Plaintiff commenced this derivative action on August 1, 2014 and filed an amended complaint on October 3, 2014, asserting claims of breach of fiduciary duties of care and loyalty against ADT’s board of directors, aiding and abetting those breaches against Corvex and unjust enrichment against Corvex and Corvex principal Keith Meister (“Meister”) who, during the time period relevant to the complaint, held a seat on ADT’s board and audit committee.  Plaintiff’s claims arose out of what Plaintiff characterized as a self-interested “pump-and-dump” scheme pursuant to which Meister managed to “pump up” the price of ADT’s stock and then convinced his fellow board members to repurchase most of Corvex’s ADT stock in November 2013 at $44.01 per share for an approximate total of $450 million, the alleged “dump.”  Following the repurchase, ADT was left in a “far-worse-than forecasted financial condition,” with “diminished future prospects” and a slipping stock price that ultimately settled around $28 per share in the first few days of February 2014.

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Chancery Court Interprets Redemption Option Provisions in LLC Agreement in Connection with Judicial Dissolution

By Andrew Skouvakis and Peter C. Seel

In Hampton v. Turner, Vice Chancellor Noble denied a motion for summary judgment in a dispute about whether a limited liability company had properly exercised a redemption option under its operating agreement and tendered the correct purchase price for three members’ limited liability company interests, after such members sought judicial dissolution of the company. In denying summary judgment, Vice Chancellor Noble found that the operating agreement was unambiguous with respect to the application of the redemption option provisions and how those should be interpreted to determine a purchase price.

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The Court of Chancery Orders Dissolution of a Limited Liability Company Solely on Equitable Grounds

By Eric Feldman and B. Ashby Hardesty, Jr.

The Delaware Chancery Court held that the assignor of a limited liability company interest and its assignee, neither of which was a member or manager of the limited liability company, both lacked standing to petition for judicial dissolution of the limited liability company under Section 18-802 of the Delaware Limited Liability Company Act (the “LLC Act”). However, the Court went on to further hold that the assignee nonetheless had standing to seek judicial dissolution of the limited liability company in equity. Subsequent to such decision, the Court later issued an order granting the petitioners’ motion for summary judgment seeking judicial dissolution, representing the first time that a Delaware court has dissolved a limited liability company entirely on equitable grounds.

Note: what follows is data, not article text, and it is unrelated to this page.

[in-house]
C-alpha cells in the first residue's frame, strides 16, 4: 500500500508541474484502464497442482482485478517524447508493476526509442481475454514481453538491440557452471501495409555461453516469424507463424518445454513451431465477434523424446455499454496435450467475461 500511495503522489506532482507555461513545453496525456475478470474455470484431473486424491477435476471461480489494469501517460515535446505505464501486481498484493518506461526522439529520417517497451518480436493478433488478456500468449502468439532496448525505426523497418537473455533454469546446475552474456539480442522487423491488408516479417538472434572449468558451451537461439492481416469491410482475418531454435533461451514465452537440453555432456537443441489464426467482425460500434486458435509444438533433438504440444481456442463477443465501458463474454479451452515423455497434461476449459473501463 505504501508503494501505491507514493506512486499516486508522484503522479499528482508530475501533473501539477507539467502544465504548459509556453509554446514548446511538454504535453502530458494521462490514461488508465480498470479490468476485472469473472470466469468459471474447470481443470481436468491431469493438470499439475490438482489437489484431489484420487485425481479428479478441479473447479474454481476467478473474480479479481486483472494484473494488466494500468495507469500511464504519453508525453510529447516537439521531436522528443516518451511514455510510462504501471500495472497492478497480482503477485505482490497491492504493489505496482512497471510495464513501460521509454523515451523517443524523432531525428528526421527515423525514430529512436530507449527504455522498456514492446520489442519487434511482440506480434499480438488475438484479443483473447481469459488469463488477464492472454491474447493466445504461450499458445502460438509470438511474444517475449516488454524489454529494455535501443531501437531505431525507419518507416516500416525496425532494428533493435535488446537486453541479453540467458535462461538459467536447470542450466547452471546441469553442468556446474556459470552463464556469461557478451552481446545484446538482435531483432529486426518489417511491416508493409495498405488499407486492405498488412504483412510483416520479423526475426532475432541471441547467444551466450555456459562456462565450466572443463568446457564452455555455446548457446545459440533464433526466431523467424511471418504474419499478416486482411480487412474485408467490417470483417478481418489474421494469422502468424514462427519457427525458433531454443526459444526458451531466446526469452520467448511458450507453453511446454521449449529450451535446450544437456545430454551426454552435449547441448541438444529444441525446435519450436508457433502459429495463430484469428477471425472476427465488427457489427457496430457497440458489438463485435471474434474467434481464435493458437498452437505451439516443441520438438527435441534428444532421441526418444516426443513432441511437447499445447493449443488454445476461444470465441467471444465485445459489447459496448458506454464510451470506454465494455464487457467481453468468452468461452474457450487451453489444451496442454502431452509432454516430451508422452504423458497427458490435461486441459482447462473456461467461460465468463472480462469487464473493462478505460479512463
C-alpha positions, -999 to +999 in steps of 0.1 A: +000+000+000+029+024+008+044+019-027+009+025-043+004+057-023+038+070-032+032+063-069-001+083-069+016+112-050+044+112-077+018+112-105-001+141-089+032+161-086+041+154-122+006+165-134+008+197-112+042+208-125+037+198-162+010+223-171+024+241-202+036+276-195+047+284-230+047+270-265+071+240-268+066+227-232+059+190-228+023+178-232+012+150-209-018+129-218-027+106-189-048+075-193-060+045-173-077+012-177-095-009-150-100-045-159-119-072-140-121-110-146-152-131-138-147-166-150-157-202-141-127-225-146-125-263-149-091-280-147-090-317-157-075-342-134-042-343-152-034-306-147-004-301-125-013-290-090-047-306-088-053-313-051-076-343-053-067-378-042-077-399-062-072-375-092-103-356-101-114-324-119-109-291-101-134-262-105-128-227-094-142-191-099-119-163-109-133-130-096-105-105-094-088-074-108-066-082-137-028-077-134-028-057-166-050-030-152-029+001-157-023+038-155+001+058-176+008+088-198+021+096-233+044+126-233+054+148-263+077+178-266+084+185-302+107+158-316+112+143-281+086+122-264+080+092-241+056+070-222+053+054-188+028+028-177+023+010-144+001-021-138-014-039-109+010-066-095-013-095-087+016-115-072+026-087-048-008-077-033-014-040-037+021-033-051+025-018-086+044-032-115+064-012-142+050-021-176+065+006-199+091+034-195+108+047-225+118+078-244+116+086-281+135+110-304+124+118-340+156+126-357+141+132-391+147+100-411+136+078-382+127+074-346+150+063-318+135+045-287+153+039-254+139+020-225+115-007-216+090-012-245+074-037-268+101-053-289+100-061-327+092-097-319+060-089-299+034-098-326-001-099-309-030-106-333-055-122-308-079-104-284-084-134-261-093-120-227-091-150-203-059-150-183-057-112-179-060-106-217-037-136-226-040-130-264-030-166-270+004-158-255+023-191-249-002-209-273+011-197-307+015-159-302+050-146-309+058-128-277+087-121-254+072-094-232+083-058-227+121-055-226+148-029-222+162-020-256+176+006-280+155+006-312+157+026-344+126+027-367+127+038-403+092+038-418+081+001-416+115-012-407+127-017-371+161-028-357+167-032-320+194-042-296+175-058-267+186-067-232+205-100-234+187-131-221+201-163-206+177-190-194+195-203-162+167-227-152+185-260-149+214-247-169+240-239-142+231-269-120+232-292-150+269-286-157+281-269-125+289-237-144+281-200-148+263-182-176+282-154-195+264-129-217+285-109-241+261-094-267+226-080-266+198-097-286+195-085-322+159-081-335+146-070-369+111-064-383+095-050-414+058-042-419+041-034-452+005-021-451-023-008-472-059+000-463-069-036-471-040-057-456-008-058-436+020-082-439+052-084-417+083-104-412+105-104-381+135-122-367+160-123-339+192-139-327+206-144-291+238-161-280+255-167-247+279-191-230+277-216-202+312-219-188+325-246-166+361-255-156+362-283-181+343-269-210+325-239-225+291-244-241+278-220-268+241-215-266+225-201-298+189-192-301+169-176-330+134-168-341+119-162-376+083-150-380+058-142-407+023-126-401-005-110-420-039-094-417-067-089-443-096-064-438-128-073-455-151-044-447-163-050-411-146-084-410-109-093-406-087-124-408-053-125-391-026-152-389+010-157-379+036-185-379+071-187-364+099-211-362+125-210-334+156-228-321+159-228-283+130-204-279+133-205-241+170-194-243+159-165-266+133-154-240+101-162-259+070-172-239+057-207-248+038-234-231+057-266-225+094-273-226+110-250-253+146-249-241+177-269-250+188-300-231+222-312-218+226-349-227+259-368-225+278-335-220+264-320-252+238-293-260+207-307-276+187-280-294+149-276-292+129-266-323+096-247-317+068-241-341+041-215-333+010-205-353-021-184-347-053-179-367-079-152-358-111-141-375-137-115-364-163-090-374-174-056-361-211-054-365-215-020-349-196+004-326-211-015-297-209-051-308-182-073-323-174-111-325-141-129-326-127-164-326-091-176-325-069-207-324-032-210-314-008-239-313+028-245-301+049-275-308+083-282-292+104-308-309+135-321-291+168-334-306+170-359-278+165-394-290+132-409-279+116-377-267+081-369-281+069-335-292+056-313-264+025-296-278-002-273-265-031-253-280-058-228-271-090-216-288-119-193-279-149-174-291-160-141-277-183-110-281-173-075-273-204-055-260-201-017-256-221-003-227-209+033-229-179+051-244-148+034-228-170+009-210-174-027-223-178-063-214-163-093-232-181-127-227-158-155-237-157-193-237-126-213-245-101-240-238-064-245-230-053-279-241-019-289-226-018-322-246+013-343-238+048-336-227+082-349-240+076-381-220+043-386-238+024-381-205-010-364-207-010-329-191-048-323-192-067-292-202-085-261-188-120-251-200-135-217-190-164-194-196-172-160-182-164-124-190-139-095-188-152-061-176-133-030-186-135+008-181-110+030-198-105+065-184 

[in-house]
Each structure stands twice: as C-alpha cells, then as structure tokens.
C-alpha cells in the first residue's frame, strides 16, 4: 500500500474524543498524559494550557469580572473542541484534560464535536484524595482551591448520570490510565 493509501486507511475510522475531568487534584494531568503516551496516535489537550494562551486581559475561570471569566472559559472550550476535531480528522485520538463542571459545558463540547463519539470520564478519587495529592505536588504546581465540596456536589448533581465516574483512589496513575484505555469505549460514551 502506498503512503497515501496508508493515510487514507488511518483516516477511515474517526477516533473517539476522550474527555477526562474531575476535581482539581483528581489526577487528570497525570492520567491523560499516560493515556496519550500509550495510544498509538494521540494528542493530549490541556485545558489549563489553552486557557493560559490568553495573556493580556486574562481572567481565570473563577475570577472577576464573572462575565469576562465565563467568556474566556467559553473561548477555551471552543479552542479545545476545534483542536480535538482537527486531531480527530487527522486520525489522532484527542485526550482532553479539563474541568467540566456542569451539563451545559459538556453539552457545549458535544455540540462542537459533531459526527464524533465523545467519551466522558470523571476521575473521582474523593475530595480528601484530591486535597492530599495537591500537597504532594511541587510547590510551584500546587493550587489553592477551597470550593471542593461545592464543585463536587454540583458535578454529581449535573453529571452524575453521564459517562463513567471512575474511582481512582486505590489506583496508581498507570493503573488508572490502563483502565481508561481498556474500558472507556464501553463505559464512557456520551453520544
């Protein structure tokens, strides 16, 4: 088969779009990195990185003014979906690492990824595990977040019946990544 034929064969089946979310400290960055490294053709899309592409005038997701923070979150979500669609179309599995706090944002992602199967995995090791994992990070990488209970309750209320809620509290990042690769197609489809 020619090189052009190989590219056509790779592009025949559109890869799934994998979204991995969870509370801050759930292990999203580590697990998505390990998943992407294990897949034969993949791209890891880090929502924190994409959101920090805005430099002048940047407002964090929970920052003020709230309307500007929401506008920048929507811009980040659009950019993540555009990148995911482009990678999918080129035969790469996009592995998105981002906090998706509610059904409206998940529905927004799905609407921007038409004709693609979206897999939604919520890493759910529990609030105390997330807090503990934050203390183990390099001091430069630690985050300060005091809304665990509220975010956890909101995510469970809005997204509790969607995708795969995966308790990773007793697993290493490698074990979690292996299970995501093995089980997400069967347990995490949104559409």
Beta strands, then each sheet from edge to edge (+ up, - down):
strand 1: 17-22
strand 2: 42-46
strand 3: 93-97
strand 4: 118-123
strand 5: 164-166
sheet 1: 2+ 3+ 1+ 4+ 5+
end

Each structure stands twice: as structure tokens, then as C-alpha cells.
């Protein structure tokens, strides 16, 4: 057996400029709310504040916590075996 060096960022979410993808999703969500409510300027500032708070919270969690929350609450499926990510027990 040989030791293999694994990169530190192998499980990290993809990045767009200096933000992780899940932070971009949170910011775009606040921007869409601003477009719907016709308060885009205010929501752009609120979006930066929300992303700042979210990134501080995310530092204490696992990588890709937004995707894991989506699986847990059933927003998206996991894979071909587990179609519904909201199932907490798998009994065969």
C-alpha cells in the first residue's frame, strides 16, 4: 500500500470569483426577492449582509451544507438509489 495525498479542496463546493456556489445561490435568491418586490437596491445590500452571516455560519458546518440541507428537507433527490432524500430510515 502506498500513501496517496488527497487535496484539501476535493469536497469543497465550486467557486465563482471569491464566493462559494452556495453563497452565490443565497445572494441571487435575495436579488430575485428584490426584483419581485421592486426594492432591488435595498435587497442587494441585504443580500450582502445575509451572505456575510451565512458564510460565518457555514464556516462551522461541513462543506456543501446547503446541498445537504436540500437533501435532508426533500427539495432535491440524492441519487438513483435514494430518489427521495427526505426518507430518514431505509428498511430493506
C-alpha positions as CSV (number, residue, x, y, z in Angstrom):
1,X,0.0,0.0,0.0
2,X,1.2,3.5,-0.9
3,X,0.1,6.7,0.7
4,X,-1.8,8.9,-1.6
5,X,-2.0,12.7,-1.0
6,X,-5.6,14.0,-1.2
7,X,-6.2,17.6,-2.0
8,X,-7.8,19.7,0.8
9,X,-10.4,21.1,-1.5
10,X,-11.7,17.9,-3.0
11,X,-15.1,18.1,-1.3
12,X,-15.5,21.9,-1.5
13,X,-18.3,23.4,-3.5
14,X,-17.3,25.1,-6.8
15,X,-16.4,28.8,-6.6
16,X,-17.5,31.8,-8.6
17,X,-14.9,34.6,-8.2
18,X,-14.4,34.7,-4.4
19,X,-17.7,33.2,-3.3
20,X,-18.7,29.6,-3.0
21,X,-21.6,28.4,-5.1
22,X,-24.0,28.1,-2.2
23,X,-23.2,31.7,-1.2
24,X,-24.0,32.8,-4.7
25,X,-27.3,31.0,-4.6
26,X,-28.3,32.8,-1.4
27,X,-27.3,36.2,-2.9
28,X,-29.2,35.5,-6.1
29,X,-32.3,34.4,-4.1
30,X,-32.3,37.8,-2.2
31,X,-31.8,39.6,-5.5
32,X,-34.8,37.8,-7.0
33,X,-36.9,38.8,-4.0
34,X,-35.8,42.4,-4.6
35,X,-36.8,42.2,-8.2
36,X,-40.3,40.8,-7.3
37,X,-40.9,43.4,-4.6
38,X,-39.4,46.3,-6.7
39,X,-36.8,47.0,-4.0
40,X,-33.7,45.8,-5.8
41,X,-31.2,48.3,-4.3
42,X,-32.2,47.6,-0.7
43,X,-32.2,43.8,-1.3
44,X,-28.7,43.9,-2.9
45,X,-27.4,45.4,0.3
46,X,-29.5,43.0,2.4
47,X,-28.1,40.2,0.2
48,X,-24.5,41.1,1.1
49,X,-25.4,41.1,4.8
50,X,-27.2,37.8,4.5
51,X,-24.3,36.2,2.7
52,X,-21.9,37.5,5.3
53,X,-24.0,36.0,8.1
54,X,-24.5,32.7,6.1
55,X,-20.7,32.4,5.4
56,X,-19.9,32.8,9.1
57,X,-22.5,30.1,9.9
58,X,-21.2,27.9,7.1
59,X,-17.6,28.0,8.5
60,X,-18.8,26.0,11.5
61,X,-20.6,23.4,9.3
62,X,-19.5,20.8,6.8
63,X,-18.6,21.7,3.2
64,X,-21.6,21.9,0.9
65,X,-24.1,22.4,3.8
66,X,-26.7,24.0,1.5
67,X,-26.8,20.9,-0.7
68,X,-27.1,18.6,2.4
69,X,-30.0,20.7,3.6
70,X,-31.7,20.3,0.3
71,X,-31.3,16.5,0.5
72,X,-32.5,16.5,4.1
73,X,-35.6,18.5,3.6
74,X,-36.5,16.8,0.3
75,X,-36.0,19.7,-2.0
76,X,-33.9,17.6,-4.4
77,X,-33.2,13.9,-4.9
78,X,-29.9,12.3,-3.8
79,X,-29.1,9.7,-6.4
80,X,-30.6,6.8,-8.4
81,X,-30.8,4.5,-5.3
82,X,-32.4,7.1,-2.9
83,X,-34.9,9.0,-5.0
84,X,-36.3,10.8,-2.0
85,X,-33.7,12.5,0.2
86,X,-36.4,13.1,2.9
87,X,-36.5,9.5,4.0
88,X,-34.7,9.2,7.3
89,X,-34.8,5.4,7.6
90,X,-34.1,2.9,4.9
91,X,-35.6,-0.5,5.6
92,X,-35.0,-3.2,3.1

In In re Carlisle Etcetera, Well Union Capital Limited (“WU Parent”) and Tom James Company (“Tom James”) formed a two member Delaware limited liability company (the “LLC”), adopting a very basic operating agreement, with the intent to later amend and restate the operating agreement. The LLC was managed by a four member board, with each member entitled to appoint two of the board managers, and the entire board designated as the “manager” of the LLC. Additionally, a Tom James executive was appointed by the board as the CEO of the LLC.  After formation, WU Parent transferred all of its limited liability company interest in the LLC to its wholly-owned subsidiary (“WU Sub”), of which Tom James was aware, and to which it did not object. The parties later began to negotiate an amended and restated operating agreement, which reflected Tom James and WU Sub as the members of the LLC.

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Chancery Court Resolves Dispute over Competing Exclusive Remedy Clauses in a SPA

By Lisa Stark and Andrew Lloyd

In Alliant Techsystems, Inc. v. MidOcean Bushnell Holdings, L.P., C.A. No.9813-CB (Del. Ch. Apr. 24, 2015, rev. Apr. 27, 2015), the Delaware Court of Chancery held that an exclusive remedy clause in a stock purchase agreement did not require the parties to submit their dispute over the accounting methodology used to calculate the net working capital of the seller at closing to a court for resolution under the indemnification provisions in the SPA. Rather, the Court held that an accounting firm must resolve the parties’ dispute under a separate exclusive remedy provision. The Court’s decision meant that the buyer had recourse to a larger pool of funds from which it could potentially satisfy its purchase price adjustment claim following closing.